Every day, millions of computer users share files on-line. Whether it is music, games, or software, file-sharing can give computer users access to a wealth of information.You simply download special software such as LimeWire, or Ares, that connects your computer to an informal network of other computers running the same software. Millions of users could be connected to each other through this software at any one time. The software is often free and easily accessible.
Sounds promising, right? Maybe, but make sure that you consider the trade-offs. The Federal Trade Commission (FTC), the U.S. consumer protection agency, cautions that file-sharing can have a number of risks.
Privacy: When you are connected to file-sharing programs, you may unknowingly allow others to copy private files you did not intend to share. So be sure to setup the file-sharing software very carefully. If you don’t check the proper settings when you install the software, you could open access not just to the files you intend to share, but also to other information on your hard drive, such as your tax returns, email messages, medical records, photos, or other personal documents.
Pay particular attention to the files that you place in, or download to, your shared folder. Don’t put information in your shared folder that you don’t want to share with strangers.
Copyright Issues: You may download material that is protected by copyright laws and find yourself mired in legal issues. Copyright infringement can result in significant monetary damages, fines and even criminal penalties.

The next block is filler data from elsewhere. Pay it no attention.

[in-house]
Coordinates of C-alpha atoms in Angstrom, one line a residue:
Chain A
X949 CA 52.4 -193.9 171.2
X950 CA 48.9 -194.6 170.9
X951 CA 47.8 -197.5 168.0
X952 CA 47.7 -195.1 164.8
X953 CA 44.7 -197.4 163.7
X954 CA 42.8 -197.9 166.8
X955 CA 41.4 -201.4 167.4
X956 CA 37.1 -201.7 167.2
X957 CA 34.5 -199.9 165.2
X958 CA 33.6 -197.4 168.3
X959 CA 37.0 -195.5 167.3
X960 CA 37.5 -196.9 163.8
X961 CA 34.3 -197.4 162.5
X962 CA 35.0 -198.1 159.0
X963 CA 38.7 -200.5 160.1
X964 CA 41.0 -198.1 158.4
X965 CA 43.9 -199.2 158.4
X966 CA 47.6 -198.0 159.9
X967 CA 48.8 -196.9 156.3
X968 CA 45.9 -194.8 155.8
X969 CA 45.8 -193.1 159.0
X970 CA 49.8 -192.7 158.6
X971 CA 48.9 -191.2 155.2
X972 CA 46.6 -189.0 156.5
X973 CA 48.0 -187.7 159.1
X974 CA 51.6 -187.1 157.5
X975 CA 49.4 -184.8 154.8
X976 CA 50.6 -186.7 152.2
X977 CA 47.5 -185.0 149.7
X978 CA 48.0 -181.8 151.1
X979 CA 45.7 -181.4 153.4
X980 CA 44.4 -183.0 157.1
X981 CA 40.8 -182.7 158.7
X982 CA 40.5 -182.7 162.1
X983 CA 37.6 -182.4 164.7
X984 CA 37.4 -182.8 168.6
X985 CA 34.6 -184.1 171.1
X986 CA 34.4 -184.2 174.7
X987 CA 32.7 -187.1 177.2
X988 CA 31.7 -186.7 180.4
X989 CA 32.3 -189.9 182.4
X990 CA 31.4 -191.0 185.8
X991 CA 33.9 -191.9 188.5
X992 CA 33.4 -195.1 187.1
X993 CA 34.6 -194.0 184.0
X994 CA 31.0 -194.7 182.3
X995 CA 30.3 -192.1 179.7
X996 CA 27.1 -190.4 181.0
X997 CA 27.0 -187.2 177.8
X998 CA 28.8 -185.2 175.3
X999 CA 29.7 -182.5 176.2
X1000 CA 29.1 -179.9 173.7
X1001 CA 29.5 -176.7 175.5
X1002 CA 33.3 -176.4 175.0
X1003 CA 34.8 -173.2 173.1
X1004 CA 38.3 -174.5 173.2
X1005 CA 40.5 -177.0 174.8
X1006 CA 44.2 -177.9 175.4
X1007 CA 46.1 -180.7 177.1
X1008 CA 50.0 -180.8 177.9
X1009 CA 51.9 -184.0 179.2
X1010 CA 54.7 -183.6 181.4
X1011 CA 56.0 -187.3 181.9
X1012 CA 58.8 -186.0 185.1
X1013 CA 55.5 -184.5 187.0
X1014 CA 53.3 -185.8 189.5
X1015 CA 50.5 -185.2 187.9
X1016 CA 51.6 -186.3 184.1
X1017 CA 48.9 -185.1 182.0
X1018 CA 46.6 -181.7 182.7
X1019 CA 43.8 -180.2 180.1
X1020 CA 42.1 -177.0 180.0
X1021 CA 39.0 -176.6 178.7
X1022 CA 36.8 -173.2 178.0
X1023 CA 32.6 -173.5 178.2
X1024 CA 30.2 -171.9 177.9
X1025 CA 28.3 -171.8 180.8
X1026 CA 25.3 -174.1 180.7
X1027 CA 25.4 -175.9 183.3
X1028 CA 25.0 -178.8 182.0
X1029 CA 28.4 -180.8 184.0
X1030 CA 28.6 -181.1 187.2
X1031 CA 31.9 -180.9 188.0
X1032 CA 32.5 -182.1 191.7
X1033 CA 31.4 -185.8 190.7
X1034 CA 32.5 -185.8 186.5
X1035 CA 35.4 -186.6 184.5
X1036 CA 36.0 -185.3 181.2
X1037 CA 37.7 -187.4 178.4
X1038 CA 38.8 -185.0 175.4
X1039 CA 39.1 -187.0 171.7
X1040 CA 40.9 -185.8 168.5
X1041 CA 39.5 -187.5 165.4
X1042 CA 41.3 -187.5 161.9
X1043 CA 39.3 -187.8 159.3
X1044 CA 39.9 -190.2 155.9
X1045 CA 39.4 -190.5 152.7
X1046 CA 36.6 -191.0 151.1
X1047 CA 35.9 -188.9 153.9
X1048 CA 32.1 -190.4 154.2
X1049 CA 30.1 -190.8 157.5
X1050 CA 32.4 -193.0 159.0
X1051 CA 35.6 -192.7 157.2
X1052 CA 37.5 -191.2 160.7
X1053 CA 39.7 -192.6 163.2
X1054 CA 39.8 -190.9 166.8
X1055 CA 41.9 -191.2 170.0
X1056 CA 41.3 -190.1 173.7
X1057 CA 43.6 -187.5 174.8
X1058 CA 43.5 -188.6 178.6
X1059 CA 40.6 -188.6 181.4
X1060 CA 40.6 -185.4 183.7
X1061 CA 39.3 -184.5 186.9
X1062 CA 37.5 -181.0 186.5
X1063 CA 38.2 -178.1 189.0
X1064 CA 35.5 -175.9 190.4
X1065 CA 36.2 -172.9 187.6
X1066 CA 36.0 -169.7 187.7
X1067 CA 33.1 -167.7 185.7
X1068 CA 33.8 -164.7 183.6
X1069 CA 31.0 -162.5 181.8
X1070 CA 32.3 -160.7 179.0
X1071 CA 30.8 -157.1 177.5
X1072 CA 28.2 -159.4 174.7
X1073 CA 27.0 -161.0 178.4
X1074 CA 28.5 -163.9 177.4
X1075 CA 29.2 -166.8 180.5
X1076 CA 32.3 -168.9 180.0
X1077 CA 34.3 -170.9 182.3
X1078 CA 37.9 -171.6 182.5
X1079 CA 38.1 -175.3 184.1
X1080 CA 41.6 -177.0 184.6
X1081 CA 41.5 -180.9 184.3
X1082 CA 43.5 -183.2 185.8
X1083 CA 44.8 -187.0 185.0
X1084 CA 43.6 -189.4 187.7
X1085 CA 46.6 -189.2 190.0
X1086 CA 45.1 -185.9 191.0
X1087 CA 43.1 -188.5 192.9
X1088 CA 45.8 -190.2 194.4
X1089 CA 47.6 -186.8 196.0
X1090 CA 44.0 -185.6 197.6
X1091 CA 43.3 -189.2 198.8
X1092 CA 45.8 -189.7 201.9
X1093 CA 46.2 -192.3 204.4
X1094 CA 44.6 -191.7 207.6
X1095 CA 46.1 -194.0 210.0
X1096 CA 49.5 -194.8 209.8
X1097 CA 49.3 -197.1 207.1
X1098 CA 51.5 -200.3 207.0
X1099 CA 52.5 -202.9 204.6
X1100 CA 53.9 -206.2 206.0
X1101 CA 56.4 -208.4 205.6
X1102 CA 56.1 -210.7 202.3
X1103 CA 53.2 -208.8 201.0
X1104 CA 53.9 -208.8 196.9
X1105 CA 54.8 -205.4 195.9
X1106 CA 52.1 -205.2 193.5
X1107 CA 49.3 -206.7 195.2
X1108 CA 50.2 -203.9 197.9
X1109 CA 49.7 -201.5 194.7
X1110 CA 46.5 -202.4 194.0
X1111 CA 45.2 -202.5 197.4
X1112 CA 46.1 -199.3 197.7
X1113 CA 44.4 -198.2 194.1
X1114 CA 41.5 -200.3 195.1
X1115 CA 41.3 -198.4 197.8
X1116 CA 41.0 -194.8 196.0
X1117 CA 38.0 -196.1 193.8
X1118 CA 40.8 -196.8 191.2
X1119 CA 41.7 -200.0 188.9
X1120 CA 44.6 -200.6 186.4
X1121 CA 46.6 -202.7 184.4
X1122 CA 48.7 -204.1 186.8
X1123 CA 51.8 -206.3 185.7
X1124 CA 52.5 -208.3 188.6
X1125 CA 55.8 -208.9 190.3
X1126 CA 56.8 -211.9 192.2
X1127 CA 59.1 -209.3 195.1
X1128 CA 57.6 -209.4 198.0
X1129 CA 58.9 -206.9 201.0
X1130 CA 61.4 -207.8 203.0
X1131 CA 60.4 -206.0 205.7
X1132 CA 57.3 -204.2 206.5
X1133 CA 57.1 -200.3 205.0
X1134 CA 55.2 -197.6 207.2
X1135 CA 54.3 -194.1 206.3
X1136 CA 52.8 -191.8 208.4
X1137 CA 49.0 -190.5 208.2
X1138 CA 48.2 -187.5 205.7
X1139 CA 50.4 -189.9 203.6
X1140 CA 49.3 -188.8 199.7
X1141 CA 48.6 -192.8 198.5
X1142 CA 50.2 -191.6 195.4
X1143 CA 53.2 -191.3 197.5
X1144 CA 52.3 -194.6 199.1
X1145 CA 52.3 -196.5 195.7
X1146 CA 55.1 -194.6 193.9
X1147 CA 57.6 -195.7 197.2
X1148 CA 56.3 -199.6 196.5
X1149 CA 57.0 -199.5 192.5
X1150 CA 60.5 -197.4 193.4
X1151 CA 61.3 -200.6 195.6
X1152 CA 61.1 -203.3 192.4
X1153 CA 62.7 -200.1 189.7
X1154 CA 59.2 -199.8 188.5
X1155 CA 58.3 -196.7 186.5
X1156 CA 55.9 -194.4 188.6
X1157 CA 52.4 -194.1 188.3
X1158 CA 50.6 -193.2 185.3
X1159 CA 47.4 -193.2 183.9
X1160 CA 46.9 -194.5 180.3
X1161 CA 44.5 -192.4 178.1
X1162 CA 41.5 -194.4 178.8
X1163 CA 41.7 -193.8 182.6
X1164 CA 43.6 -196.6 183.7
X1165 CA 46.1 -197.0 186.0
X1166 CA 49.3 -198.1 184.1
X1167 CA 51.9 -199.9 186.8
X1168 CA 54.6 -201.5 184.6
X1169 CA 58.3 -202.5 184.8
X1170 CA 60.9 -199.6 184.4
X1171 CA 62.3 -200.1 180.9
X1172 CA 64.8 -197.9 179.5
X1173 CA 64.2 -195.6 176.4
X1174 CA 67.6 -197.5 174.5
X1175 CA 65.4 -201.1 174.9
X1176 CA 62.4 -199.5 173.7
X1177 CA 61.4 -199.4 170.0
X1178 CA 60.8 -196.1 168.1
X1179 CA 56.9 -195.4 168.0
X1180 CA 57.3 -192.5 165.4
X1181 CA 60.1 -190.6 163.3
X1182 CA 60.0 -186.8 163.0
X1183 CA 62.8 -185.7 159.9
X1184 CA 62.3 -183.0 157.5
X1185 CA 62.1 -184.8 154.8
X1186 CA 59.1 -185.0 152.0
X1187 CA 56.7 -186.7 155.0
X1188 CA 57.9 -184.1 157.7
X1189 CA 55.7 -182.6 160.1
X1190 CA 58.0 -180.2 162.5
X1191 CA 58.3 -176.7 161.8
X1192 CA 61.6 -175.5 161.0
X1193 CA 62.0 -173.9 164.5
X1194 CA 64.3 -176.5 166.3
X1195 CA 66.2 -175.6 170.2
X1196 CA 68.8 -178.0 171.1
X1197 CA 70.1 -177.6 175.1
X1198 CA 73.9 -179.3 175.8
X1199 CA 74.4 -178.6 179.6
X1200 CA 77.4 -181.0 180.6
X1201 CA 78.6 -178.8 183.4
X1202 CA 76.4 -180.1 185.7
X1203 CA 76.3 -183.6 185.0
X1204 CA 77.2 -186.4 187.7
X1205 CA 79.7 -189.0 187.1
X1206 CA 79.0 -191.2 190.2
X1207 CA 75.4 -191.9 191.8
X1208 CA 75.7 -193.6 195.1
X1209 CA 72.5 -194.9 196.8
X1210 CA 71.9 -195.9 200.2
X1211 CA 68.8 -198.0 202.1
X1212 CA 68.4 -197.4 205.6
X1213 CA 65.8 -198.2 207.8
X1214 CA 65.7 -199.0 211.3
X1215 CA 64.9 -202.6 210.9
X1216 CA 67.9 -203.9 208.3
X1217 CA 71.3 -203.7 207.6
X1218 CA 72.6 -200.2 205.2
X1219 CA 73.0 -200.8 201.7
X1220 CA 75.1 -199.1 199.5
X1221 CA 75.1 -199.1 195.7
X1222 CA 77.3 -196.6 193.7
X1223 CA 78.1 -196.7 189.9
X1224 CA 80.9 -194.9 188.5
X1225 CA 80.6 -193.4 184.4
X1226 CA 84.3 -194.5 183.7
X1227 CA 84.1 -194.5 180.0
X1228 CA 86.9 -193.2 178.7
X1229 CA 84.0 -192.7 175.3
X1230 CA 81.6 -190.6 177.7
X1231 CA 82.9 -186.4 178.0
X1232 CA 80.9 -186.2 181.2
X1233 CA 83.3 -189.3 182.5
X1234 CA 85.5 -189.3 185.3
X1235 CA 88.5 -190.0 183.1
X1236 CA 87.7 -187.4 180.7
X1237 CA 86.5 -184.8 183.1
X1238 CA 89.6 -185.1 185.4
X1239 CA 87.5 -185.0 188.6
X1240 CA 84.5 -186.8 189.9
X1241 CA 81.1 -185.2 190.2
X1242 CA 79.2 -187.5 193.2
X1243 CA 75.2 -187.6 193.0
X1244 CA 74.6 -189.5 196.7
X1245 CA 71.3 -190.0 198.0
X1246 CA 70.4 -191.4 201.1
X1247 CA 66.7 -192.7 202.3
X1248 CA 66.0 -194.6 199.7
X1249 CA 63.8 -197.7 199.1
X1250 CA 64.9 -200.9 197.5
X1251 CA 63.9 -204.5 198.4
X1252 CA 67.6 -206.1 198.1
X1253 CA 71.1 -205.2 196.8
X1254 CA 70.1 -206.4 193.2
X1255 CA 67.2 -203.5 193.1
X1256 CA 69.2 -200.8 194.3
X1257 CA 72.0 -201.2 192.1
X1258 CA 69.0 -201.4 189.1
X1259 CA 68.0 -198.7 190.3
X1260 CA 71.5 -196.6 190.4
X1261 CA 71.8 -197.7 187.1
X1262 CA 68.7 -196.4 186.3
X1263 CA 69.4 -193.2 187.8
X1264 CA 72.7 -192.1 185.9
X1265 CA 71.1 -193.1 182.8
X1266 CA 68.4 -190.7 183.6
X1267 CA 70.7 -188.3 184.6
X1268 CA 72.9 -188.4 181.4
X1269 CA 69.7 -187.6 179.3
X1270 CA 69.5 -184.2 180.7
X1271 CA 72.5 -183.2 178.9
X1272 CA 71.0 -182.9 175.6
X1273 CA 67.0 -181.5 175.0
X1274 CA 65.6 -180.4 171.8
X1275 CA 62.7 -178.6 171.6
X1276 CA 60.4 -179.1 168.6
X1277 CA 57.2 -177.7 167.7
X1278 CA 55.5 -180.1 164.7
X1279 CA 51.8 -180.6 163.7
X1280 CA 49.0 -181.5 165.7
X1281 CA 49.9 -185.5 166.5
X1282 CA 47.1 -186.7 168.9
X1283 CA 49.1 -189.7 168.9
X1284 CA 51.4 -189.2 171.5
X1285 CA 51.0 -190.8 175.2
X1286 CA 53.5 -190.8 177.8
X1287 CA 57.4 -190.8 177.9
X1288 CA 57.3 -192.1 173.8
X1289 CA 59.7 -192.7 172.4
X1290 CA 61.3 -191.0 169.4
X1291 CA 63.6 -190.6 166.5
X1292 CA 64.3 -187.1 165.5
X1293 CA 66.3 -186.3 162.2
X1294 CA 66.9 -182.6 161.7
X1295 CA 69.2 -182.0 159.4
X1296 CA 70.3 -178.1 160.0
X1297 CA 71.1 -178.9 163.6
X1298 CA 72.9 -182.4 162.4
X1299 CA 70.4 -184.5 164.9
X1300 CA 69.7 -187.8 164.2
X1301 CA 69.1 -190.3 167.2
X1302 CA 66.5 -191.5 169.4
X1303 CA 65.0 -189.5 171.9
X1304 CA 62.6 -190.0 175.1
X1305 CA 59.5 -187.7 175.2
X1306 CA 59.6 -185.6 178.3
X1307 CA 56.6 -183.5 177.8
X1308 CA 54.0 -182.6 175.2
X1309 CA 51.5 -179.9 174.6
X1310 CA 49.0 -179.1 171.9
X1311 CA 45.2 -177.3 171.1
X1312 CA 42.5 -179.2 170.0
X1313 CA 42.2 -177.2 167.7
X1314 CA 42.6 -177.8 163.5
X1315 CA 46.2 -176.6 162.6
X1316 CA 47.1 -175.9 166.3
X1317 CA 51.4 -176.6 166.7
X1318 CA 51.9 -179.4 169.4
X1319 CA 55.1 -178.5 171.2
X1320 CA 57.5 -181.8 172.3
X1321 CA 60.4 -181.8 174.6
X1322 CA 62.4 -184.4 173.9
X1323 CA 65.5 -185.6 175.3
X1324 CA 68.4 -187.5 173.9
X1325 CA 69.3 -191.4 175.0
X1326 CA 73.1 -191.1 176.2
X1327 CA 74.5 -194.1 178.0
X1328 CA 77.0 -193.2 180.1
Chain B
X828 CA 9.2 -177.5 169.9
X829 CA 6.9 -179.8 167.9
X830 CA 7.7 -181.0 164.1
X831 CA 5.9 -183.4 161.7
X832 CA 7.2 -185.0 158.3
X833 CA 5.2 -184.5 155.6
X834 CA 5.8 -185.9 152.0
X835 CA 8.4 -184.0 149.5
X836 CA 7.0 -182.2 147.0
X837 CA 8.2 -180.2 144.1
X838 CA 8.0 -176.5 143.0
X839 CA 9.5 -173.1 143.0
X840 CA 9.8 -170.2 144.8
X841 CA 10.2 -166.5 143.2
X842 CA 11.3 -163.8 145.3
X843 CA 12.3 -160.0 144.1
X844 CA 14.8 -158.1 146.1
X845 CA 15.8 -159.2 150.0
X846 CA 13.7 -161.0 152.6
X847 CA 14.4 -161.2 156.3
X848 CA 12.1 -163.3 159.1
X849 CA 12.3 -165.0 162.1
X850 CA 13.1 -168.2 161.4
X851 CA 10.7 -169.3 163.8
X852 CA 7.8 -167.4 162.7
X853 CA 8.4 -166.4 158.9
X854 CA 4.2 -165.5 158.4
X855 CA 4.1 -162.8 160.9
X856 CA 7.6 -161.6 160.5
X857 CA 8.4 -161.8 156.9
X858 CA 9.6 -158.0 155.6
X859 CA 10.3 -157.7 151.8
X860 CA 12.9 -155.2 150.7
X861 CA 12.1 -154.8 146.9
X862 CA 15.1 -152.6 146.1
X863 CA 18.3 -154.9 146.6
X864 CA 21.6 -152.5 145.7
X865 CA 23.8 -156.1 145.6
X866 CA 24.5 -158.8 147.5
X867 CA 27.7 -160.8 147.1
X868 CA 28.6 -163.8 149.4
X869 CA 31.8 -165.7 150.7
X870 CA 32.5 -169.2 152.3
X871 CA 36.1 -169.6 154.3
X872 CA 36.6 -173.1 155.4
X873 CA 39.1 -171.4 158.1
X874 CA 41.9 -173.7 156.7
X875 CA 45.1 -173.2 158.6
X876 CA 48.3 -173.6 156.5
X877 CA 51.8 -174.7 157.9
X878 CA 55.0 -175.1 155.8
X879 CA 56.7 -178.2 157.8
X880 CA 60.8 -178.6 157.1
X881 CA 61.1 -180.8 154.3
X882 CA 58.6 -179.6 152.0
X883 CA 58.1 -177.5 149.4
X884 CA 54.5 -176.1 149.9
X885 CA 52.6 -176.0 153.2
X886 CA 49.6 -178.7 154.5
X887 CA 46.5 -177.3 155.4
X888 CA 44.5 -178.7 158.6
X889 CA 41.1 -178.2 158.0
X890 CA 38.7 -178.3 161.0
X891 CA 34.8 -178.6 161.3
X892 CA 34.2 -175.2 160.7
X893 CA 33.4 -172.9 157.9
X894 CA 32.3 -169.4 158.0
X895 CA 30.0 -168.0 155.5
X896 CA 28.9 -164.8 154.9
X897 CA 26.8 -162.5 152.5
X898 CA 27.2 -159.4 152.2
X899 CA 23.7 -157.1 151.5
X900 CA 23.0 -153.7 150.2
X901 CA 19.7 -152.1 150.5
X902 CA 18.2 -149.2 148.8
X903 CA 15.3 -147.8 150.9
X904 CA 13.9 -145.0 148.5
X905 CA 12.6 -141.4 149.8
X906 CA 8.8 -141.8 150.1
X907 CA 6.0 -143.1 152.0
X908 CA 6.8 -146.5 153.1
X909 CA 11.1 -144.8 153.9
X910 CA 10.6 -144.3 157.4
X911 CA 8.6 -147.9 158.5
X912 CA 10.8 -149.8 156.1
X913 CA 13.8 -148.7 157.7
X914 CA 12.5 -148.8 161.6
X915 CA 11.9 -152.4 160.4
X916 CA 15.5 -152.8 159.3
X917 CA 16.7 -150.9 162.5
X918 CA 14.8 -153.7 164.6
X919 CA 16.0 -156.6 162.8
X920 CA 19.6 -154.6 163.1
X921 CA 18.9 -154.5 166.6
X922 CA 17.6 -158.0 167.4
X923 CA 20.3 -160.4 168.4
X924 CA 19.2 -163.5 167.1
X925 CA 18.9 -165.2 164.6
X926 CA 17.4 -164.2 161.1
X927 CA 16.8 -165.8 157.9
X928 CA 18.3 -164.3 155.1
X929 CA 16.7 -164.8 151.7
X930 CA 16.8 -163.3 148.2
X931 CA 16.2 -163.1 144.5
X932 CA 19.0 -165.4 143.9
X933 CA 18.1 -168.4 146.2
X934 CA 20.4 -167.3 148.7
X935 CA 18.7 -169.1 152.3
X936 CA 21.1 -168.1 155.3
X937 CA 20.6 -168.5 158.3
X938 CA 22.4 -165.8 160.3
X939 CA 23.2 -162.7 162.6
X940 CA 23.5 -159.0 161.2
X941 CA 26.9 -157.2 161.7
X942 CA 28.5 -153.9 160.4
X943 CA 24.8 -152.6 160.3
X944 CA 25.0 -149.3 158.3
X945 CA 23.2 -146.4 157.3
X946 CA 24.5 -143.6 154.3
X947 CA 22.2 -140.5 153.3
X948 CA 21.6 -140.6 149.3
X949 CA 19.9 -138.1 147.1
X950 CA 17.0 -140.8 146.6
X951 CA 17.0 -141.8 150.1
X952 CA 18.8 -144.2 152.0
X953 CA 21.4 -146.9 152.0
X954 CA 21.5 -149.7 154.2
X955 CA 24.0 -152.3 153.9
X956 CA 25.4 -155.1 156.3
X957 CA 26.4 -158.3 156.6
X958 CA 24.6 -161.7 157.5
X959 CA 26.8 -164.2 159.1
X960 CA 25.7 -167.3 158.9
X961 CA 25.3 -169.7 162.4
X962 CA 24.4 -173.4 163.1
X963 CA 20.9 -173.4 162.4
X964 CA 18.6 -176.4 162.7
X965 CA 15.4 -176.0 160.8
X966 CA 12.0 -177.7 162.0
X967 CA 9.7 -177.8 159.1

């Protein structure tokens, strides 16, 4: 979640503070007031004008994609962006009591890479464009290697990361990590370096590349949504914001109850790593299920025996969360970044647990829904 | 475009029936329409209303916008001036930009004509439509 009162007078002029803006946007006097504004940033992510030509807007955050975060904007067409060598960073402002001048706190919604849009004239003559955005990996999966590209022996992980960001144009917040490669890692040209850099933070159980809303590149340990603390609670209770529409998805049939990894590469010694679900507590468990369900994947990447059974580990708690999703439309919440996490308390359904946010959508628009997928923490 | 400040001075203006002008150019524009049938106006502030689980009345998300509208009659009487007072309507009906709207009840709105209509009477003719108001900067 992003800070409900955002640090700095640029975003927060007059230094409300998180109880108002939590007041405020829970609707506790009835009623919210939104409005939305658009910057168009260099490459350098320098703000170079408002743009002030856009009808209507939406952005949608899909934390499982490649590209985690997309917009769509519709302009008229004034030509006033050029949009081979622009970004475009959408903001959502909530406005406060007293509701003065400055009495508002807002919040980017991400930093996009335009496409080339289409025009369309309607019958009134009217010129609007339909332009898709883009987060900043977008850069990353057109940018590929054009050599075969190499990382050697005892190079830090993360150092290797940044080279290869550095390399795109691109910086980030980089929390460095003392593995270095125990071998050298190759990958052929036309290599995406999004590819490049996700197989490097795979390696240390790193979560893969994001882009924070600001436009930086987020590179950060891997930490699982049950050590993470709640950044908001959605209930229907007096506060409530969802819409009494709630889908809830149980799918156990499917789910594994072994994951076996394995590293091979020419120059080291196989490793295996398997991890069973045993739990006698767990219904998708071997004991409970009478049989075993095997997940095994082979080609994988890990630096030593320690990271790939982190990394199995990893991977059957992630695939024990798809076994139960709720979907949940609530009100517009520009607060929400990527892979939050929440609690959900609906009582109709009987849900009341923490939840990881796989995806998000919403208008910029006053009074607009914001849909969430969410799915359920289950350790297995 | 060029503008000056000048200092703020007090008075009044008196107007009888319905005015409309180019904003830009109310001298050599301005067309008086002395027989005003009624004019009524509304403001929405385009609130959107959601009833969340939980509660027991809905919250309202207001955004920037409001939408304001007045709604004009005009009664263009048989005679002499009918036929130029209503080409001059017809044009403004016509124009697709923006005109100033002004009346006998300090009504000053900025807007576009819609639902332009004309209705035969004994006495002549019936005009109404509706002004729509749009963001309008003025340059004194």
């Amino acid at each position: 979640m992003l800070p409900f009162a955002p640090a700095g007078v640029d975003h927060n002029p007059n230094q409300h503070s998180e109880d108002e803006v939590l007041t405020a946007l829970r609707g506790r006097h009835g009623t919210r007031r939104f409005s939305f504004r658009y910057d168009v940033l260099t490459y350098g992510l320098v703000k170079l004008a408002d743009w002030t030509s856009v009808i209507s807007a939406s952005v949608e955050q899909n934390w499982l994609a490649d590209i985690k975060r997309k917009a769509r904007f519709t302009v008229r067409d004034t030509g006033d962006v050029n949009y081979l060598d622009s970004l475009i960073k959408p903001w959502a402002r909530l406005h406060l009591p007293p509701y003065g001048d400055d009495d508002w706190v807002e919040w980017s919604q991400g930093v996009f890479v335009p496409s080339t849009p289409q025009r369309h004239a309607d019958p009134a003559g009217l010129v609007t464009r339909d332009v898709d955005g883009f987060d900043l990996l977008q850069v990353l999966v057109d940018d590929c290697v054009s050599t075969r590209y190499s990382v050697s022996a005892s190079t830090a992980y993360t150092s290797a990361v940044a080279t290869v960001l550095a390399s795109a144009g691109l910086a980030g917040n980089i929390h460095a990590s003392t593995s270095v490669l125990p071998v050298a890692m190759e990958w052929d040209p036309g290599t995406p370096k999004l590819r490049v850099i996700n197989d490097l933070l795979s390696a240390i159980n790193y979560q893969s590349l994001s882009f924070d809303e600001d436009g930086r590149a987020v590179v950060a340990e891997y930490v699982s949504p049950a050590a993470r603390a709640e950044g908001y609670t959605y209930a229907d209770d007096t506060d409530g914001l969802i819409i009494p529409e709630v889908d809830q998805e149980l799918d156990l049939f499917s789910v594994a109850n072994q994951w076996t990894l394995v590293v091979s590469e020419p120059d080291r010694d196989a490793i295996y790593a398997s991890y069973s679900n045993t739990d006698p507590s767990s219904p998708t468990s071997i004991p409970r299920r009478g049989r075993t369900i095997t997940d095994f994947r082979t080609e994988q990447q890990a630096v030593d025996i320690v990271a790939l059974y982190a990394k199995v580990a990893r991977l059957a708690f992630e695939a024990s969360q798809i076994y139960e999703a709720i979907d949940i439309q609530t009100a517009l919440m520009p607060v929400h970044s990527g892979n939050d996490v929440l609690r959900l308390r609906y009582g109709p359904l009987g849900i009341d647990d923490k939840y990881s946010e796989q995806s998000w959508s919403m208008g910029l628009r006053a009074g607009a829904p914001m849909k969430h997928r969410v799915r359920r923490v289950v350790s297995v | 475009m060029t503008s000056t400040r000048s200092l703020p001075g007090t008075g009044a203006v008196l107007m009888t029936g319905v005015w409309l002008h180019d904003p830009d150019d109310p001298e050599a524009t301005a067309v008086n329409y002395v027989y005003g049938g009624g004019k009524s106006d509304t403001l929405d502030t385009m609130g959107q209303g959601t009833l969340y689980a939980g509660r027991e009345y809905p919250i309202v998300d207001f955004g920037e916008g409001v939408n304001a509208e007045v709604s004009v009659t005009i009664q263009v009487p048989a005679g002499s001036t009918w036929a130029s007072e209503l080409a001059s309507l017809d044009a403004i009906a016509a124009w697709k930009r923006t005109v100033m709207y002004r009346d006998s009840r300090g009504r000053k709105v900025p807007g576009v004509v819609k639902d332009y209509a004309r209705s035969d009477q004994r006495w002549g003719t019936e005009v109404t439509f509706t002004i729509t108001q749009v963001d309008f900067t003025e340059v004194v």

Adult Content: Talk with your family about file-sharing. Parents may not be aware that their children have downloaded file-sharing software on the family computer (a fairly common occurrence), and that they may have exchanged games, videos, music, pornography, or other material that may be inappropriate for them.
Because other peoples’ files sometimes are mislabeled, kids unintentionally may download these files. Users whose shared folders contain illegal pornographic material, particularly child pornography, could be subject to criminal prosecution.
Elsewhere in this Blog you can read an article on child safety on the Internet, and download a free parental control program that comes highly recommended.
Spy-ware: Be aware of spy-ware. Some file-sharing programs install other software known as spy-ware. Spy-ware monitors a user’s browsing habits and then sends that data to third parties. Frequently the user gets ads based on the information that the spy-ware has collected and disseminated. Spy-ware can be difficult to detect and remove. Before you use any file-sharing program, you should buy, or download free software, that can prevent the downloading of spy-ware or help detect it on your hard drive.
Elsewhere in this Blog you can read an article on free anti-malware programs, including anti-virus software, and you can download those that may suit your needs.
Use and update your anti-virus software regularly. Files you download could be mislabeled, hiding a virus or other unwanted content. Use anti-virus software to protect your computer from viruses you might pick up from other users through the file-sharing program. Generally, your virus filter should prevent your computer from receiving possibly destructive files. You should avoid files with extensions like .exe, .scr, .lnk, .bat, .vbs, .dll, .bin, and .cmd.
Default Closing Behavior
It is critical that you close your connection after you have finished using the software. In some instances, closing the file-sharing program window does not actually close your connection to the network. That allows file-sharing to continue and will increase your security risk. Be sure to turn off this feature in the programs “preferences” setting. What’s more, many file-sharing programs automatically start when you turn on your computer. As a preventive measure, you should adjust the file-sharing program’s controls to prevent the file-sharing program from automatically starting.
Be cautious, and practice safe downloading and file sharing.